In countless stories and films about Robin Hood the people were always unwilling to give poachers away to the foresters. Historical evidence also shows that during the medieval period this was true and that they also refused to answer questions. A good example of this is recorded from an inquest held in 1248 about a poaching incident in Weybridge Forest in Huntingdonshire.

On 2 August the walking foresters were going about midnight to watch over their bailiwick and met a red greyhound worrying a doe, they called the greyhound and took it. Afterwards twelve men of them with an axe in his hand, another with a long stick, and the other ten with bows and arrows. And they led three greyhounds in a leash, of which one was white, another speckled with black and white, and of what colour the third was they know not.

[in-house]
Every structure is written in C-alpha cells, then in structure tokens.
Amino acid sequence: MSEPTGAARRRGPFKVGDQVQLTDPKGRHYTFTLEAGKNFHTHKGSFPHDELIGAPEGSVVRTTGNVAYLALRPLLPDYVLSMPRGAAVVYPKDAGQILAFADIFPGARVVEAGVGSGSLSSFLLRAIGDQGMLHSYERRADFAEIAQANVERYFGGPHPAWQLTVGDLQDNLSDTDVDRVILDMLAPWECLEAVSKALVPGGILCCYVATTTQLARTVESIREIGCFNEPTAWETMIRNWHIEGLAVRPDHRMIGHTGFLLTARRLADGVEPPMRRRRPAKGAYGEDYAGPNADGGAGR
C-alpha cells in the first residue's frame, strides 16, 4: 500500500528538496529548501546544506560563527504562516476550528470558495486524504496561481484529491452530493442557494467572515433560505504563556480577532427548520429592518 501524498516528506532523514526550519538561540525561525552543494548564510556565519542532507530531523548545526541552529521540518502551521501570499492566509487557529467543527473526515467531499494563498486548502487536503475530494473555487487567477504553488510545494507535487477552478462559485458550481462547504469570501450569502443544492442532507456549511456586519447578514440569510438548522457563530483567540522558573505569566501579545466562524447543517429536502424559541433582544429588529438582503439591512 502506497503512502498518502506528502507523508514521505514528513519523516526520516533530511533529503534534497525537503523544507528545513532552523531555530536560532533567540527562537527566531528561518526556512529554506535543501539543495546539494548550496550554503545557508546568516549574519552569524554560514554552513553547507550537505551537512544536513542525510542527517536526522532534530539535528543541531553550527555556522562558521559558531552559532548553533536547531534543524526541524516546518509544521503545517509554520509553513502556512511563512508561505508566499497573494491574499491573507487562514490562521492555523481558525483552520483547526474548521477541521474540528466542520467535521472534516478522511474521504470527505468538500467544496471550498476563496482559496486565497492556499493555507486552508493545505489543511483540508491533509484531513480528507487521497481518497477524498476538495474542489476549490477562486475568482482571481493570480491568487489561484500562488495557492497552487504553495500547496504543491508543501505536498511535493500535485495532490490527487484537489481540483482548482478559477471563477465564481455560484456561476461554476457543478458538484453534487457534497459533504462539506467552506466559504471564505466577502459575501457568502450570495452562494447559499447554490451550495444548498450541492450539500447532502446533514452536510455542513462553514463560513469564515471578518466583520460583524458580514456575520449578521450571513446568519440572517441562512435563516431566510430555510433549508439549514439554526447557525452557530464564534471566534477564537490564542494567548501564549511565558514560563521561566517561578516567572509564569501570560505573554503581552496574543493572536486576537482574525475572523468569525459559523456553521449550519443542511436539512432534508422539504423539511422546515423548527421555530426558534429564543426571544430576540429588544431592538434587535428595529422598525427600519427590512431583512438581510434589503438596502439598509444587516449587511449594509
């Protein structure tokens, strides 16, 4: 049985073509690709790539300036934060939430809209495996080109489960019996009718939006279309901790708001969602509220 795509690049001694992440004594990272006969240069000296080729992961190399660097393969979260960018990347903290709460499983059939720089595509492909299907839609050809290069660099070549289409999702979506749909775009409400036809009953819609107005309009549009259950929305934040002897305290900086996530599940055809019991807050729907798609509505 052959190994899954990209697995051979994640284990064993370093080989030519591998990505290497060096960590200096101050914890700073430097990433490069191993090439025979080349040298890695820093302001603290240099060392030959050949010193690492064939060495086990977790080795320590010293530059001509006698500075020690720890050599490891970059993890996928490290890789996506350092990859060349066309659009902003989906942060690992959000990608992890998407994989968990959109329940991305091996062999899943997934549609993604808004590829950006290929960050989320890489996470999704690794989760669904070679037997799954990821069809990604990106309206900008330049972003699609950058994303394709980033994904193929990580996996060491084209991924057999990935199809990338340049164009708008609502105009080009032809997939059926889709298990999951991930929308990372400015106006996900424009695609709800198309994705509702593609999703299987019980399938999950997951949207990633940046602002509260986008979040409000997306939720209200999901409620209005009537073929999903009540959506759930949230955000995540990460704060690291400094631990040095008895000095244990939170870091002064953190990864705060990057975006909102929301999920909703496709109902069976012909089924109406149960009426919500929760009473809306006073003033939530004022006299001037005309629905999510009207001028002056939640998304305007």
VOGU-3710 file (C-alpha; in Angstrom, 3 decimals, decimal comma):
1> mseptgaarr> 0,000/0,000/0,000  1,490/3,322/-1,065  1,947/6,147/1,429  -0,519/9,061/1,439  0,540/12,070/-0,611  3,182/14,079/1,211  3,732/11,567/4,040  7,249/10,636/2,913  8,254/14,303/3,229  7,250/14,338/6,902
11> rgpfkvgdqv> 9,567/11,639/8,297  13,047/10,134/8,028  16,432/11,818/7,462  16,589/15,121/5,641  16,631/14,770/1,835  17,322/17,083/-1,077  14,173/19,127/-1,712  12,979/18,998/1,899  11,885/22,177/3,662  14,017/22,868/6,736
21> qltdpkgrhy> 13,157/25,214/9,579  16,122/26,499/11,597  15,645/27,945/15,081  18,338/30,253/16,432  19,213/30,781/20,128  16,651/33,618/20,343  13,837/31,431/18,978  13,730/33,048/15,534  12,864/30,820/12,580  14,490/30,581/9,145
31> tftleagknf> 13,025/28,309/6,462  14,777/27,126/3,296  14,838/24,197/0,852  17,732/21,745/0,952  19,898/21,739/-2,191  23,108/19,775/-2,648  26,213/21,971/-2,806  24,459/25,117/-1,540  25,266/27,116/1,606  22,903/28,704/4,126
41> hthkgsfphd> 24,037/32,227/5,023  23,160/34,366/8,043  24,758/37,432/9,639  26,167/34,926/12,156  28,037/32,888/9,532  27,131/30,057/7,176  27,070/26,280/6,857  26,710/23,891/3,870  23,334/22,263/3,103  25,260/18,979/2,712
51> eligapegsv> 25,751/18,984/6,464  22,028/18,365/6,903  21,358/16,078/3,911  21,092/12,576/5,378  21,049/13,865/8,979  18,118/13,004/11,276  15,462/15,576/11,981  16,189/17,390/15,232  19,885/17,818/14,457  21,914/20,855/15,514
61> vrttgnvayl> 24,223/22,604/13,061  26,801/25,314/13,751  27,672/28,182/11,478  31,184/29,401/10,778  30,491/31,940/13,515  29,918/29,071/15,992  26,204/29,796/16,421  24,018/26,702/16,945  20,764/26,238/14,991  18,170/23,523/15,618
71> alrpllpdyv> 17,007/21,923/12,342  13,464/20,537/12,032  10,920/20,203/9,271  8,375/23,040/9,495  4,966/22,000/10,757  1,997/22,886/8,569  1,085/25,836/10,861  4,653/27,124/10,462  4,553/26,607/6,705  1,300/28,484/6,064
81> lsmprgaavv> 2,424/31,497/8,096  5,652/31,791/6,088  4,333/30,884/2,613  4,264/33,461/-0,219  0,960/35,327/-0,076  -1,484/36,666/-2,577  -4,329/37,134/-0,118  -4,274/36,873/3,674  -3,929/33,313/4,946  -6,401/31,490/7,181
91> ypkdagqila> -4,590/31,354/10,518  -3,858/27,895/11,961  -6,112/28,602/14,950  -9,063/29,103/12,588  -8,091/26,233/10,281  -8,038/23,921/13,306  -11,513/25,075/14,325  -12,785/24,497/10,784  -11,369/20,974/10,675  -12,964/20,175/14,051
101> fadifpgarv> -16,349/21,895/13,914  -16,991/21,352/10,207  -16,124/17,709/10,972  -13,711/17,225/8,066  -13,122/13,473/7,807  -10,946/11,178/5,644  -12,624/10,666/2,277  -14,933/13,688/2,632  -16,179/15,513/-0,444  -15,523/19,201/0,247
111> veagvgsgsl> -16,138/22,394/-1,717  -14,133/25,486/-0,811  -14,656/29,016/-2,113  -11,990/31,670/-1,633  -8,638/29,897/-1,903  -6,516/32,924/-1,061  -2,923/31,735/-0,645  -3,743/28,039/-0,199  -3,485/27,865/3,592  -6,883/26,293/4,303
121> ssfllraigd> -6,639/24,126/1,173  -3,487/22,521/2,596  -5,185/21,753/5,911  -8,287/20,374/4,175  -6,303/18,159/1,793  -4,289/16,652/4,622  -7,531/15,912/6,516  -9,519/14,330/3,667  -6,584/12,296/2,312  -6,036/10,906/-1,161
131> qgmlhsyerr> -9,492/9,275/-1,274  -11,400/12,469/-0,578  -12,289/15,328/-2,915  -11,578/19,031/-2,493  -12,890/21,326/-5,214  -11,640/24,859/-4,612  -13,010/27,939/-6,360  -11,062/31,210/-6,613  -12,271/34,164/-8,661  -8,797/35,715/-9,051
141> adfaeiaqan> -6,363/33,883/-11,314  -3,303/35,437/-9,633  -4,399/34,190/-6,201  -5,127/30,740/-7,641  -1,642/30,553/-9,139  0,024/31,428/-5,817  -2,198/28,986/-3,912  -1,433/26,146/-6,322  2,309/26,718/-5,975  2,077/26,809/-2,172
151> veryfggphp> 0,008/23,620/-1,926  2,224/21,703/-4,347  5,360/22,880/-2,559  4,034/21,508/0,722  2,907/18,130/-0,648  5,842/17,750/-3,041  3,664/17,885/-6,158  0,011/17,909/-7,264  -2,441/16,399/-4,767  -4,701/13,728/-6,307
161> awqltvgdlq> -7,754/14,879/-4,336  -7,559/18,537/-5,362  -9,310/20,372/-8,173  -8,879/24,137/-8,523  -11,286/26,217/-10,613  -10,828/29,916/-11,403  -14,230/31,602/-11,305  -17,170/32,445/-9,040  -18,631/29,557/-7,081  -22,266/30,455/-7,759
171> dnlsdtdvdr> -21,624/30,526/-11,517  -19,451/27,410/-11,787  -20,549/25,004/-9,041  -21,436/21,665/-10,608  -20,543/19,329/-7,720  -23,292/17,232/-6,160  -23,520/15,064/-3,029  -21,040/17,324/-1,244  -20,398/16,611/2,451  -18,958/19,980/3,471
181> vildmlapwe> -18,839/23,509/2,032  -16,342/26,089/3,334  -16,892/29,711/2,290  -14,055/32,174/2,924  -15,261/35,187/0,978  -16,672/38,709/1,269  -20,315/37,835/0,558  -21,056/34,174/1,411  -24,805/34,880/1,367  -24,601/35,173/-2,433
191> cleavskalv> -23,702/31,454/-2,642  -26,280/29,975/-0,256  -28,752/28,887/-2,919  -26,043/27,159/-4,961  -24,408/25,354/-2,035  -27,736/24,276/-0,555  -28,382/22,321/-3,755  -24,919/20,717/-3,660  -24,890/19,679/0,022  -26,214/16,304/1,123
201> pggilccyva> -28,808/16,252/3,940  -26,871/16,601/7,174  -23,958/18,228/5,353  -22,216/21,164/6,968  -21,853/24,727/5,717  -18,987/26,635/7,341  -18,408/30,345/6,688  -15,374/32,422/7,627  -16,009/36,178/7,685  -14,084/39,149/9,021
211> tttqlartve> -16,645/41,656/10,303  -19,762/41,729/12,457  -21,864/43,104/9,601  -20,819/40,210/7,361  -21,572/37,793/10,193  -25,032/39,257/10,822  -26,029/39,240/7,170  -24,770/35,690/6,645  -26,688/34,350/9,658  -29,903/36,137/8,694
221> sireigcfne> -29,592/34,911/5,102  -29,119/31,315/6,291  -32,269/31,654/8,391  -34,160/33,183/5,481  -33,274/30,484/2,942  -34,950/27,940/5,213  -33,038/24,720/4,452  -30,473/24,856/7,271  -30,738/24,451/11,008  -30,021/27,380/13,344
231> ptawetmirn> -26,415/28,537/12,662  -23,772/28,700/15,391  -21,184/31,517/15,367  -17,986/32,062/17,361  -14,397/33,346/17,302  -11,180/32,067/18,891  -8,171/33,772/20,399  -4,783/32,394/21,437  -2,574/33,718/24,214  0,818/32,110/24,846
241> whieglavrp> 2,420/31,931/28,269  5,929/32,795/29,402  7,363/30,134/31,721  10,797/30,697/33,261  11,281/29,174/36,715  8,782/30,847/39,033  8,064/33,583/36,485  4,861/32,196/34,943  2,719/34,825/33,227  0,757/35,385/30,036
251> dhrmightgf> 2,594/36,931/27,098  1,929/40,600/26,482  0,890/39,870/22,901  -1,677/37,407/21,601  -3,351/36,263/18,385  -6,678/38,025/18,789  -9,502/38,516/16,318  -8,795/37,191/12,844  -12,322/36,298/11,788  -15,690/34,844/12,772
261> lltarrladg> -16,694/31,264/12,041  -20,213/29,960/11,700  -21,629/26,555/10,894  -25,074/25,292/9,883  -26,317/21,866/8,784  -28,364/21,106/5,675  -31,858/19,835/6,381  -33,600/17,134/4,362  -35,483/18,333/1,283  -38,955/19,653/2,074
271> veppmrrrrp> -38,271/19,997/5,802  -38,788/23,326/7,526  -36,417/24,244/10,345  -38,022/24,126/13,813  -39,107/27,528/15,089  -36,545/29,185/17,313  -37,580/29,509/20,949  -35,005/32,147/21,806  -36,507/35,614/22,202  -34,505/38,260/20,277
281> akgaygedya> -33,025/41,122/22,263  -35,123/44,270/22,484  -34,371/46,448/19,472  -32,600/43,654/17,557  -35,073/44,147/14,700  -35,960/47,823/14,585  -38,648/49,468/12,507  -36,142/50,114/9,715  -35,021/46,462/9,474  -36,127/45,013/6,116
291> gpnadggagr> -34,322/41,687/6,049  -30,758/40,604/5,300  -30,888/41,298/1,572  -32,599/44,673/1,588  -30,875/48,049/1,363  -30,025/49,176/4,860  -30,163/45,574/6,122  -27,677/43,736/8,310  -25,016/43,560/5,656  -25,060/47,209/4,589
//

The foresters called the men, who shot six arrows at them.........and the foresers shot at the men, who entered the wood, and on account of the thickness of the wood and the darkness of the night the foresters know not what became of them.

One of the men was recognised by the foresters as Gervase of Dene in Bedfordshire who was captured a fortnight later and put in Huntingdon gaol.

After the ninth hour there came to the foresters, Walter the chaplain of Huntingdon and other chaplains of the same place and William of Leicester, the bishop of Lincoln's bailiff, with book and with candle intending to excomunicate all who had laid hands on Gervase, and they sought him as a clerk and a servant of the bishop and commanded the forester to free him from prison.